Percy Jackson & The Olympians: The Lightning Thief Chris Columbus

Percy Jackson & The Olympians: The Lightning Thief Chris Columbus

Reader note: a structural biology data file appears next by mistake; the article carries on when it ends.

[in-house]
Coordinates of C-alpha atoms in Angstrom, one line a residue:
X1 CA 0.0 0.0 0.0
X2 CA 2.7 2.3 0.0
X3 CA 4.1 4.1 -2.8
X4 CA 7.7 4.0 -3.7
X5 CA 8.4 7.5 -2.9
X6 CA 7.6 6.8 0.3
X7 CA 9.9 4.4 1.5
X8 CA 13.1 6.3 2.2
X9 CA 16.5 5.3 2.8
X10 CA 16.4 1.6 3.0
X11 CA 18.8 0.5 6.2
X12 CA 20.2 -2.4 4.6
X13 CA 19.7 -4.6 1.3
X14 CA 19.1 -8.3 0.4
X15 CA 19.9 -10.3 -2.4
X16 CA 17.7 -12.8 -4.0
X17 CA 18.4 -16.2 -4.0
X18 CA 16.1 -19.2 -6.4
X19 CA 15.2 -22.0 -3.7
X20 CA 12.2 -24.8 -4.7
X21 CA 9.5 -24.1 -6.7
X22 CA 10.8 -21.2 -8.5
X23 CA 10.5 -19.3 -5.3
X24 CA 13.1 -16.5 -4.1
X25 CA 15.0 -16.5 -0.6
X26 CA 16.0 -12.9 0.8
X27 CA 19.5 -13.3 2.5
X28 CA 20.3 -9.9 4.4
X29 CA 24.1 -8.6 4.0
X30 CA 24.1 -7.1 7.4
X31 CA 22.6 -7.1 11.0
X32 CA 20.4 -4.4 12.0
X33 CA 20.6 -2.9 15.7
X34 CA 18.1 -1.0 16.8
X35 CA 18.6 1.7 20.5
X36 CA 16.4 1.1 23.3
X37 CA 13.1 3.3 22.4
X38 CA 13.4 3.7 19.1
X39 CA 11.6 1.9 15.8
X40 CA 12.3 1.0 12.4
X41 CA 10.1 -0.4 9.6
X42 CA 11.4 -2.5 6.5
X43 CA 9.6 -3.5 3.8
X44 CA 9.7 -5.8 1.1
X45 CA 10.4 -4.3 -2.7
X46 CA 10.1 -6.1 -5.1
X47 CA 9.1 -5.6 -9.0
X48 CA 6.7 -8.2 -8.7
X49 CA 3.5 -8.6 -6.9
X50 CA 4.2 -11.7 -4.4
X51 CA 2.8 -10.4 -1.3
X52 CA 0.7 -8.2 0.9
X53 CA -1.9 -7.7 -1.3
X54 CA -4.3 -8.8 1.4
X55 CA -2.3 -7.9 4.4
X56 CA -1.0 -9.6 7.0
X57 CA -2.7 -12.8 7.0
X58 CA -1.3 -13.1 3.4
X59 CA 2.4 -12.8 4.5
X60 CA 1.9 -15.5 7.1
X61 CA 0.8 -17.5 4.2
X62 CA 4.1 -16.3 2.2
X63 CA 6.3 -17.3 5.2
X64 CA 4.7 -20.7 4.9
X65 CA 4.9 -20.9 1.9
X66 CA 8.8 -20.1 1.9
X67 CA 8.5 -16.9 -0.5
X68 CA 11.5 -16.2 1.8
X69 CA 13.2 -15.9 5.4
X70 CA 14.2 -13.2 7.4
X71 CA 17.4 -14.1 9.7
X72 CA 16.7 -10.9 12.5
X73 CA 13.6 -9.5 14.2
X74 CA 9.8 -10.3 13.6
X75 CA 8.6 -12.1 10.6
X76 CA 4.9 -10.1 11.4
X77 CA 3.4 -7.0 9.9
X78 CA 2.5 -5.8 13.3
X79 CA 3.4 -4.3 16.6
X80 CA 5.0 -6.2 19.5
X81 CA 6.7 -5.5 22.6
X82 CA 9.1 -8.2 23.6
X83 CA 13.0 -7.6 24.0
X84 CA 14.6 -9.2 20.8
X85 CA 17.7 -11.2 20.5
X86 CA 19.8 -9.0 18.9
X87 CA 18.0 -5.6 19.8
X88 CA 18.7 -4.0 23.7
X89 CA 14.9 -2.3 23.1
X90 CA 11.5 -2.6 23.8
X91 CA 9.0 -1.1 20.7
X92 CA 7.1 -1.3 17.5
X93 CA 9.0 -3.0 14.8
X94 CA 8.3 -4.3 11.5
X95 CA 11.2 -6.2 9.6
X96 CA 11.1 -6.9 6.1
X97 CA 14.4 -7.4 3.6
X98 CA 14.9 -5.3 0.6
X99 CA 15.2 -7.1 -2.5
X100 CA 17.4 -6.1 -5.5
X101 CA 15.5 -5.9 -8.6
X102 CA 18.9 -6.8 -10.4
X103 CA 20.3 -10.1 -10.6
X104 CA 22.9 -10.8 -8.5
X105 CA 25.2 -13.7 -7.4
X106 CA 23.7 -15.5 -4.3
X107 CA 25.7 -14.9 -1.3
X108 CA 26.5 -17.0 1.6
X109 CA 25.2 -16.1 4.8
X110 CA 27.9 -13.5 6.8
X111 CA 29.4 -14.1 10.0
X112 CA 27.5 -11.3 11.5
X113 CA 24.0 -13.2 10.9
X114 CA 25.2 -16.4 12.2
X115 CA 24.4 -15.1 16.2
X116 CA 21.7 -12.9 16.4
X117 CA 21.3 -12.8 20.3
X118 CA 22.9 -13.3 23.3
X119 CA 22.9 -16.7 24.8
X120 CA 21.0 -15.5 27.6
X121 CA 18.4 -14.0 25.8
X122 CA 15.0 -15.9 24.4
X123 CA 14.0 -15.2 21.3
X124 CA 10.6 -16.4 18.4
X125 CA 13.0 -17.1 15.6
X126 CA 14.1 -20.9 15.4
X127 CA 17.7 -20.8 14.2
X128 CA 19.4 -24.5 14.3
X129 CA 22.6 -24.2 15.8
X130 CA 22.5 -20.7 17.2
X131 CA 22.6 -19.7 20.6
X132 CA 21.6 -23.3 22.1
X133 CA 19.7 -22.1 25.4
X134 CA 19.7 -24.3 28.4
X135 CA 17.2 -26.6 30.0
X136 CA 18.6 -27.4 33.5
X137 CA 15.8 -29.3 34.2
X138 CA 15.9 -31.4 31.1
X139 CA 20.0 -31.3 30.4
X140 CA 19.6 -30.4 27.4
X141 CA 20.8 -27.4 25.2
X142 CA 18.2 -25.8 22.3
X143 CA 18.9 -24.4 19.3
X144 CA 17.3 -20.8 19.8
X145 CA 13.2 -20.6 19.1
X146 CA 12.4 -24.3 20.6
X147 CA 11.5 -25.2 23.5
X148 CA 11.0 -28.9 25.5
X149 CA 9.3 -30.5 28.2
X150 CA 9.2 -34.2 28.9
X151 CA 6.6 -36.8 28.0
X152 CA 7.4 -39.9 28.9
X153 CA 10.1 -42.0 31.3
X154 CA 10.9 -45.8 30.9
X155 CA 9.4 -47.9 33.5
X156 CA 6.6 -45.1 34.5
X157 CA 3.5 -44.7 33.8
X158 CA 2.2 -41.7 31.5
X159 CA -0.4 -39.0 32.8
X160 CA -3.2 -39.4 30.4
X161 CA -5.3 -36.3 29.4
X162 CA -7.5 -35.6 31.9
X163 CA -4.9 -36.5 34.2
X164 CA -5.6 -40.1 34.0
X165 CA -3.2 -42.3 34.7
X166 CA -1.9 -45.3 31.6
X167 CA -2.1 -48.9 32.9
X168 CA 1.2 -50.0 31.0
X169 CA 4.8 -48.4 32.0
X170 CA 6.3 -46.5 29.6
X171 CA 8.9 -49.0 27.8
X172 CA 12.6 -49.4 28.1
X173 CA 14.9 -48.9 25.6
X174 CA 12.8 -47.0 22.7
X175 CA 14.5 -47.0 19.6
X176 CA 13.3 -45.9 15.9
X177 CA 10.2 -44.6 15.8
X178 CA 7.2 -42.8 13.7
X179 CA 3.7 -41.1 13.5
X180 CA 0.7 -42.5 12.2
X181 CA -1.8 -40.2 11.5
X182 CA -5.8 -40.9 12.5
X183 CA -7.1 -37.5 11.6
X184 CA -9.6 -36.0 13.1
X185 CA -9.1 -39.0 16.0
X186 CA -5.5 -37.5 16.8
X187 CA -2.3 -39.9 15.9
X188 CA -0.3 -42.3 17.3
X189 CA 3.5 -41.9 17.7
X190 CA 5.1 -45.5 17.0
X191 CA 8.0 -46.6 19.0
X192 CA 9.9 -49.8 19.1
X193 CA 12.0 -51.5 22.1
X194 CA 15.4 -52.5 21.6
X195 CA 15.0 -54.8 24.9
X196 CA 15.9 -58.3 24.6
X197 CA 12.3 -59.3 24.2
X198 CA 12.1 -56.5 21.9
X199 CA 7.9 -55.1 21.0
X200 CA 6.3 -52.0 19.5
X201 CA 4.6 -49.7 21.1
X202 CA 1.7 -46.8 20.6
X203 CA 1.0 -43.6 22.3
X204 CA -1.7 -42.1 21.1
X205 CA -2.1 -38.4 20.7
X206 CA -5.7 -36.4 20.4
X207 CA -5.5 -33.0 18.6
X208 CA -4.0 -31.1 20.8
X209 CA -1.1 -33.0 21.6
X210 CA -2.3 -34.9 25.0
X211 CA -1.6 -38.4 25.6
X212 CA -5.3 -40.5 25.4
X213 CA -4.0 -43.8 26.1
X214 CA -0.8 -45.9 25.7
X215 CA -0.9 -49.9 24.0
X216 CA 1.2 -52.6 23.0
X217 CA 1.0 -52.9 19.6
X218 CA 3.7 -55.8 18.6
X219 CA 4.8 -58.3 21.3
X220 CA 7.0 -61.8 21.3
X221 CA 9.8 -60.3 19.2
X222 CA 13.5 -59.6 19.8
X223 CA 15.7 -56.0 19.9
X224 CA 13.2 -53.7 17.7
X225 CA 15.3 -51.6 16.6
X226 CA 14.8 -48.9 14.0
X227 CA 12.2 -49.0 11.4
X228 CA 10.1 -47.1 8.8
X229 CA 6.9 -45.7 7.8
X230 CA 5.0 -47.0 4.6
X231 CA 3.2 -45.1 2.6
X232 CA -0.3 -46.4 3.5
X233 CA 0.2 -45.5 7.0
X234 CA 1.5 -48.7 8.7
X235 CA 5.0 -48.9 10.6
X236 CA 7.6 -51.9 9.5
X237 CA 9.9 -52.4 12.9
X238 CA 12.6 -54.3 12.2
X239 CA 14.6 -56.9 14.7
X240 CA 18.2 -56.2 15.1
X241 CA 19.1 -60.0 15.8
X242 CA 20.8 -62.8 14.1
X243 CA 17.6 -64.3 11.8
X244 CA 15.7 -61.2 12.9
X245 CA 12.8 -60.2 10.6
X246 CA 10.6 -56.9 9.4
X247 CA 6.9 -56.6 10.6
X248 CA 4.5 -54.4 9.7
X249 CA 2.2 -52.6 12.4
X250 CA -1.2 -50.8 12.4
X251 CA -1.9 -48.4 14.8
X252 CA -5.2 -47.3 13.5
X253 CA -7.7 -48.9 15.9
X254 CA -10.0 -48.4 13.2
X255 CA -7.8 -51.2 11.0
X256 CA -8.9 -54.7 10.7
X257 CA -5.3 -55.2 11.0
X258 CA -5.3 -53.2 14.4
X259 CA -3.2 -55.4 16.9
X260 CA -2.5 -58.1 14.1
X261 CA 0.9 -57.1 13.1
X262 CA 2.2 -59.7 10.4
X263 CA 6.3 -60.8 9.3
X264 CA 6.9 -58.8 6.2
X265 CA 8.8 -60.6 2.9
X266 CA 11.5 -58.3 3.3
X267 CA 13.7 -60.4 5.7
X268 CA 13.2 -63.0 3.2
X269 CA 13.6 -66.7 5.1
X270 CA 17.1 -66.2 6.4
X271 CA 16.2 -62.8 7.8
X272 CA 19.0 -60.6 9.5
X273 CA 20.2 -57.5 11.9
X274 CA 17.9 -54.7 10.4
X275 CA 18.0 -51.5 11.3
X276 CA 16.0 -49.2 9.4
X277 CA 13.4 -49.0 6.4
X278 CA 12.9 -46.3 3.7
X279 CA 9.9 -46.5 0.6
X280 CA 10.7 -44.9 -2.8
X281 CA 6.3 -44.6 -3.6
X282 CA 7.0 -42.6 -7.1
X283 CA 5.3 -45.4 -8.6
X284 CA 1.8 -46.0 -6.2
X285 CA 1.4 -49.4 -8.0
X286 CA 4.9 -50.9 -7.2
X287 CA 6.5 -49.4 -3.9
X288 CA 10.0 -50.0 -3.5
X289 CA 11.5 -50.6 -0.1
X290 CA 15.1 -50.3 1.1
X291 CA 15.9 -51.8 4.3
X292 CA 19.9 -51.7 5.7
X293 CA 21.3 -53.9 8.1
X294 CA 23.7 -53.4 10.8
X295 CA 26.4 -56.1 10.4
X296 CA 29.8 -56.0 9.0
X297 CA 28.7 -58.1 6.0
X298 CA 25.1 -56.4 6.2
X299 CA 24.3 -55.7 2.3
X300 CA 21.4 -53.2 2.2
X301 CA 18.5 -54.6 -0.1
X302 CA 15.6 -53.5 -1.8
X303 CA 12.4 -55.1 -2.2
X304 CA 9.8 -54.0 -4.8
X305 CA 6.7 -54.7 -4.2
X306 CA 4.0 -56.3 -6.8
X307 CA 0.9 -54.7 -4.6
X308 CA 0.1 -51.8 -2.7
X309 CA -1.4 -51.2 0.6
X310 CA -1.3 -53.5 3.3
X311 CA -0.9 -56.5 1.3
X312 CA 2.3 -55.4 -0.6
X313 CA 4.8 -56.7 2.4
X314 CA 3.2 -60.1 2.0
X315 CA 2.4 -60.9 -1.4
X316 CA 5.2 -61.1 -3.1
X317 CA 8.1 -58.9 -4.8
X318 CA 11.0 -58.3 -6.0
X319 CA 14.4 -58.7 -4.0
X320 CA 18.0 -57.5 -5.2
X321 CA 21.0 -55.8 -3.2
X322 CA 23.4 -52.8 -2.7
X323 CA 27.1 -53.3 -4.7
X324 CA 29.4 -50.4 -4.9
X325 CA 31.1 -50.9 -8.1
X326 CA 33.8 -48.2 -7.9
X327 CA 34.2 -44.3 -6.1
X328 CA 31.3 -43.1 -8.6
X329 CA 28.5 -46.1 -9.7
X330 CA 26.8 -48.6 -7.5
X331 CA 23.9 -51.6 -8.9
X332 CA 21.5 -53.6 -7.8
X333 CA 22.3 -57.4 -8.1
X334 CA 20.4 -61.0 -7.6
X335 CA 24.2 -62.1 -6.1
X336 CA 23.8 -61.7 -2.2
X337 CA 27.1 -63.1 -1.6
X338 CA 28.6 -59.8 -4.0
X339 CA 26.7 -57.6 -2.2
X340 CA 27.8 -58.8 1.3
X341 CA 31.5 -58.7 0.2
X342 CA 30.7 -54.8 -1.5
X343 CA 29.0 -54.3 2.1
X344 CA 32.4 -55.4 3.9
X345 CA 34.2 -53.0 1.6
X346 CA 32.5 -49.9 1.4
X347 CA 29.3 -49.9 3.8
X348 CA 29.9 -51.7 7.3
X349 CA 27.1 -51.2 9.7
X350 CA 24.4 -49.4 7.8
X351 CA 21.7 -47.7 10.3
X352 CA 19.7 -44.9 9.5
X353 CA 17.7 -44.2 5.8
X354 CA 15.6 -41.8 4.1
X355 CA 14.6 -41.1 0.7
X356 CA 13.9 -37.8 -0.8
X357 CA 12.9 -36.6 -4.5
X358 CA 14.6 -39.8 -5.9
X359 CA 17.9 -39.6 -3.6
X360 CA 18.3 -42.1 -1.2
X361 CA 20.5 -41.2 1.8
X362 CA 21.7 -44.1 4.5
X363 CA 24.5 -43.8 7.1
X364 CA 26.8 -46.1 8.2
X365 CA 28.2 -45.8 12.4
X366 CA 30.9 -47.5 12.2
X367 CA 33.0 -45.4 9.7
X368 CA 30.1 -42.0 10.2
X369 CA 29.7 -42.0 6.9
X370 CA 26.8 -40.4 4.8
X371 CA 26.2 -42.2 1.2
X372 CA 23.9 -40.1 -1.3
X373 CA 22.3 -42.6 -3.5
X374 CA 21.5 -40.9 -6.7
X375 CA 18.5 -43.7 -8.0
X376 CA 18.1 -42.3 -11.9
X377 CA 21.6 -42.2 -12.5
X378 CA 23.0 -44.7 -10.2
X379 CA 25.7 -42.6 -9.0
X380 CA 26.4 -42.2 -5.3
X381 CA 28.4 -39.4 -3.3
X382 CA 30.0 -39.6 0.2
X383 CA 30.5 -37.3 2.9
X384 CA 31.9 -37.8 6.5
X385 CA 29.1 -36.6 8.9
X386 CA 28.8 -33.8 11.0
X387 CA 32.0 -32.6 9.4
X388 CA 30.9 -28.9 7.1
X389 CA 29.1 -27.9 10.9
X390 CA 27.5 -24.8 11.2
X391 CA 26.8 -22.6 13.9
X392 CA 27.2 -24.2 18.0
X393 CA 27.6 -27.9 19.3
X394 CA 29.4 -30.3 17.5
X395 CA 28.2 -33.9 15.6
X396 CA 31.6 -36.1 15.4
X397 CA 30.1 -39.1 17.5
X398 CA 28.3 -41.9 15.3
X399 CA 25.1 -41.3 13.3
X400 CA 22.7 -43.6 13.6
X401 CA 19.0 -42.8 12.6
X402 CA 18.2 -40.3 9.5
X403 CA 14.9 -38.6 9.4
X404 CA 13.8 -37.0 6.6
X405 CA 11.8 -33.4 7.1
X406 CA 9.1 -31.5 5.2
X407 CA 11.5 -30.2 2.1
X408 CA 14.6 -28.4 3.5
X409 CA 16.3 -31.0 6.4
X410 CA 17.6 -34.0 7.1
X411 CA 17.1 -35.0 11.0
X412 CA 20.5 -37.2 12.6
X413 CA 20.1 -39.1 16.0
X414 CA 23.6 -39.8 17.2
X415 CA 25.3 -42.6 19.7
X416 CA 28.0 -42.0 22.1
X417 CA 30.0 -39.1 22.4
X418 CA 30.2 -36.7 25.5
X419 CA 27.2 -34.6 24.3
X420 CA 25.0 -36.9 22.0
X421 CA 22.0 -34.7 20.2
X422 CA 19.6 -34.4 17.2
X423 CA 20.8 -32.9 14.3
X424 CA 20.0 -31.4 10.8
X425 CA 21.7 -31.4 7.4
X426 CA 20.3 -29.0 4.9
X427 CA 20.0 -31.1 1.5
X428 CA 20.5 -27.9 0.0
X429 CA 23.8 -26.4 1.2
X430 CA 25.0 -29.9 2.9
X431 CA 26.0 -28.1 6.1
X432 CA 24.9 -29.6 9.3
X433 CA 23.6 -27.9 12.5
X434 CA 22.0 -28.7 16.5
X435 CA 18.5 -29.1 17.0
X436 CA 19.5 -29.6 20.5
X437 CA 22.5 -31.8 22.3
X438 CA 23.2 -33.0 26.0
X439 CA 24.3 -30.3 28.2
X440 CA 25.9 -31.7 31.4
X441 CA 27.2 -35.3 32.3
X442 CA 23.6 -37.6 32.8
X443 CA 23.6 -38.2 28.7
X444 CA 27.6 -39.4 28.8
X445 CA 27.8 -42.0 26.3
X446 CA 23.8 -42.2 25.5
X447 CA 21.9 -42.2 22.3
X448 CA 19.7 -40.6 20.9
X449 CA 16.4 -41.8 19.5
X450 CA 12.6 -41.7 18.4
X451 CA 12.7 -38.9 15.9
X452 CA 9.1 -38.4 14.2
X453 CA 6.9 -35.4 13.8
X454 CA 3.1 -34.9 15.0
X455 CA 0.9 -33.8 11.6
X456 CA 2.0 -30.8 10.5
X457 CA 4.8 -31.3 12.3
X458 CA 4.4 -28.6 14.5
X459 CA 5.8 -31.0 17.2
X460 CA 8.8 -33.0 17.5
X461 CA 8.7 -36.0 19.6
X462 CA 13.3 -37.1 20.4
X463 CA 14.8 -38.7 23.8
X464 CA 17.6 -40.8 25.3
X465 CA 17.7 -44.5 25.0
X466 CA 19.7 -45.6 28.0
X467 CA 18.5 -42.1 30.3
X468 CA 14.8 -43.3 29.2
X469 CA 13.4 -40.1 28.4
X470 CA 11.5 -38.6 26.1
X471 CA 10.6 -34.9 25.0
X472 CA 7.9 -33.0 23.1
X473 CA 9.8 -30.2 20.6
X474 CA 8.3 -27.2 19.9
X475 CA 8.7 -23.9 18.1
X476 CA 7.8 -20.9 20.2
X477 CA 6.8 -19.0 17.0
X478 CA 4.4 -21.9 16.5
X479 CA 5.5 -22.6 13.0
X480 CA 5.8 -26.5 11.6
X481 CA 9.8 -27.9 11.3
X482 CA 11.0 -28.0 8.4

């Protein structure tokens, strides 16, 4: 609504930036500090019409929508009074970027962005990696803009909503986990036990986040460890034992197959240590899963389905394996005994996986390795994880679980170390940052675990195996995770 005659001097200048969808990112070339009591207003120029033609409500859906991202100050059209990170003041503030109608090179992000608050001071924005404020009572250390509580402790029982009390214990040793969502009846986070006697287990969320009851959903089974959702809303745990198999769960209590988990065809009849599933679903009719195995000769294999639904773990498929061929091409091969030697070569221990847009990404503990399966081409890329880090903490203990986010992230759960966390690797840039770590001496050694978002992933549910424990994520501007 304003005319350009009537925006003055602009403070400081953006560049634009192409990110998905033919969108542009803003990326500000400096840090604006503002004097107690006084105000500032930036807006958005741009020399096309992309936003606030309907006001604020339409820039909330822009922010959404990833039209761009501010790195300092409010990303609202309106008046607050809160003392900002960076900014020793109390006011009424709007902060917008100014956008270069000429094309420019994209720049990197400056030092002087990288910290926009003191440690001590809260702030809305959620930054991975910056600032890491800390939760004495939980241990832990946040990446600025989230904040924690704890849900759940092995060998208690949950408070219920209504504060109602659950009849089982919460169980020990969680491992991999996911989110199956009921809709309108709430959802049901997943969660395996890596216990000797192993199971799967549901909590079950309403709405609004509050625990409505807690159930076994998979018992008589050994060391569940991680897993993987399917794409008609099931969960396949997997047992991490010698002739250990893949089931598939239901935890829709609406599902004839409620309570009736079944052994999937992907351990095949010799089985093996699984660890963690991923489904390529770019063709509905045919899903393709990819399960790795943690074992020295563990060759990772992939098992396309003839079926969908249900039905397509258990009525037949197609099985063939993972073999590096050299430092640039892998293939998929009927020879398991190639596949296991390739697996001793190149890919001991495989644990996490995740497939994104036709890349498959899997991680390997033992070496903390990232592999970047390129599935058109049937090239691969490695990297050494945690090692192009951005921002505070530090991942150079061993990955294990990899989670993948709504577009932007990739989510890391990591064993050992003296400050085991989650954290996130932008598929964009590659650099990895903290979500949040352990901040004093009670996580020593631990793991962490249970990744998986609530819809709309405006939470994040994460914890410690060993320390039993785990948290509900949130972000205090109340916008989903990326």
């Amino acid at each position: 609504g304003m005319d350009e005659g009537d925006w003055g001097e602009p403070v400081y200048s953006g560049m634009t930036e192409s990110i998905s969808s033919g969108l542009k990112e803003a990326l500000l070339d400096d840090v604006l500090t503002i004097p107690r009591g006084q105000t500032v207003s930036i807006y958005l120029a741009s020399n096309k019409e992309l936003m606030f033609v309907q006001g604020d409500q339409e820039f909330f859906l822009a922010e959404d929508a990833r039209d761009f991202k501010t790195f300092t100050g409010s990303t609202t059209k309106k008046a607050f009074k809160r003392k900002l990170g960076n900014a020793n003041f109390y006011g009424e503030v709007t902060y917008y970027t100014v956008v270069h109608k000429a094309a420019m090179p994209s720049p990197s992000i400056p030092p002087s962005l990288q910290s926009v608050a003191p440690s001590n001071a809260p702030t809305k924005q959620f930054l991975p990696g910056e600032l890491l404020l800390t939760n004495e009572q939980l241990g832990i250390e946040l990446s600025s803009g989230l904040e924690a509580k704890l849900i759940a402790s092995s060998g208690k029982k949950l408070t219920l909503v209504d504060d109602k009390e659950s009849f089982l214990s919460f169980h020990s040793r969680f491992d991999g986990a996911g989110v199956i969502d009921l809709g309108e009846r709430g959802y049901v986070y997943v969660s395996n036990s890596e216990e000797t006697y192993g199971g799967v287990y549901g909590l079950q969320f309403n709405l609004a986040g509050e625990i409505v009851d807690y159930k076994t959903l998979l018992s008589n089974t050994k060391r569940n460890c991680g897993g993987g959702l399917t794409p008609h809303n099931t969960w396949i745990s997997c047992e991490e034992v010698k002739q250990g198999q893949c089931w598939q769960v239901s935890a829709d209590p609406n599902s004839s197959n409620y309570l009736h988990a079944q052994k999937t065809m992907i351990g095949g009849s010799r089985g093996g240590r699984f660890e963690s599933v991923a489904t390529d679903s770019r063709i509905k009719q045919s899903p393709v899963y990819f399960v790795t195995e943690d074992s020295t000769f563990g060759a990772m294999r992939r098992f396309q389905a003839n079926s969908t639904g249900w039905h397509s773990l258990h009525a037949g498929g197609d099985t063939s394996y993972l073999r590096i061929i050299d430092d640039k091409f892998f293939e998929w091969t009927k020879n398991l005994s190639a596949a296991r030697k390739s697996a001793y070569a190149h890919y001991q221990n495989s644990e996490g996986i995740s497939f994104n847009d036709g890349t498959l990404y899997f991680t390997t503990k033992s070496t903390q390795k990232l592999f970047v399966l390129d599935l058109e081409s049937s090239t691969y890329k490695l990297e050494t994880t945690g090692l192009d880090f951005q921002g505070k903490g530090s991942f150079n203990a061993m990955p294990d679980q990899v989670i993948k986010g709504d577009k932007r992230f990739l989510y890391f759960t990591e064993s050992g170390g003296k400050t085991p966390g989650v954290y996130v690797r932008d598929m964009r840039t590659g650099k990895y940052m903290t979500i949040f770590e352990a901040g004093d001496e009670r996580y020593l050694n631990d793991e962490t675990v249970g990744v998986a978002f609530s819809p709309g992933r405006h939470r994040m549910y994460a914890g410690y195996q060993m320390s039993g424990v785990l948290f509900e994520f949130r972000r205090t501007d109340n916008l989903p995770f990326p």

It's difficult to describe and assess Percy Jackson & the Olympians without relating it to Harry Potter, even though it's a redundant comparison that has been made by pretty much everyone that read the books, or even saw the trailer for this film. But given the thematic and structural similarities, along with the decision to have Chris Columbus (the director of the first two Potter films) helm, it's ultimately unavoidable. Essentially, instead of magic schools and wizardry, we have a Greek mythology template, with young Percy Jackson (Logan Lerman) being accused of stealing Zeus's (Sean Bean) lightning bolt. He learns of his ancestry, bonds with a descendent of Athena named Annabeth (Alexandra Daddario) and learns that best friend Grover (Brandon T. Jackson) is actually half-goat. After Hades kidnaps Percy's mother, the trio set out to find some magical marbles to grant them access to the underworld. As far as children's stories go, it's mediocre and extremely familiar, having the central Potter trio, a faux Hogwarts Academy and the assortment of zany Potter characters on the periphery sure to pop up in later instalments. And much like the first two Potter films, this world never feels complete. Battle scenes with the Hydra and Medusa are fun to watch, but we get the impression that these monsters were merely sitting around, waiting until the story came to them, much like the school that doesn't have much reason or order to it. This is only exacerbated by the fact that the three central characters are bland and interchangeable, merely presenting their archetypes and repeating their generic quips in between action scenes. Grover points out that he is to protect Percy under any circumstance at least ten times throughout the film, just in case we forgot. It is here that this imitation pales in comparison to the predecessor, which had the benefit of clever banter and creative modes of doling out exposition. Regardless, as a fun, effects-laden diversion, you could do a lot worse. The DVD comes with a some deleted scenes and a brief interview supplement, along with a game where you can find out which Greek God you are through taking a quiz. I'm apparently Hermes. Hmm. (Fox)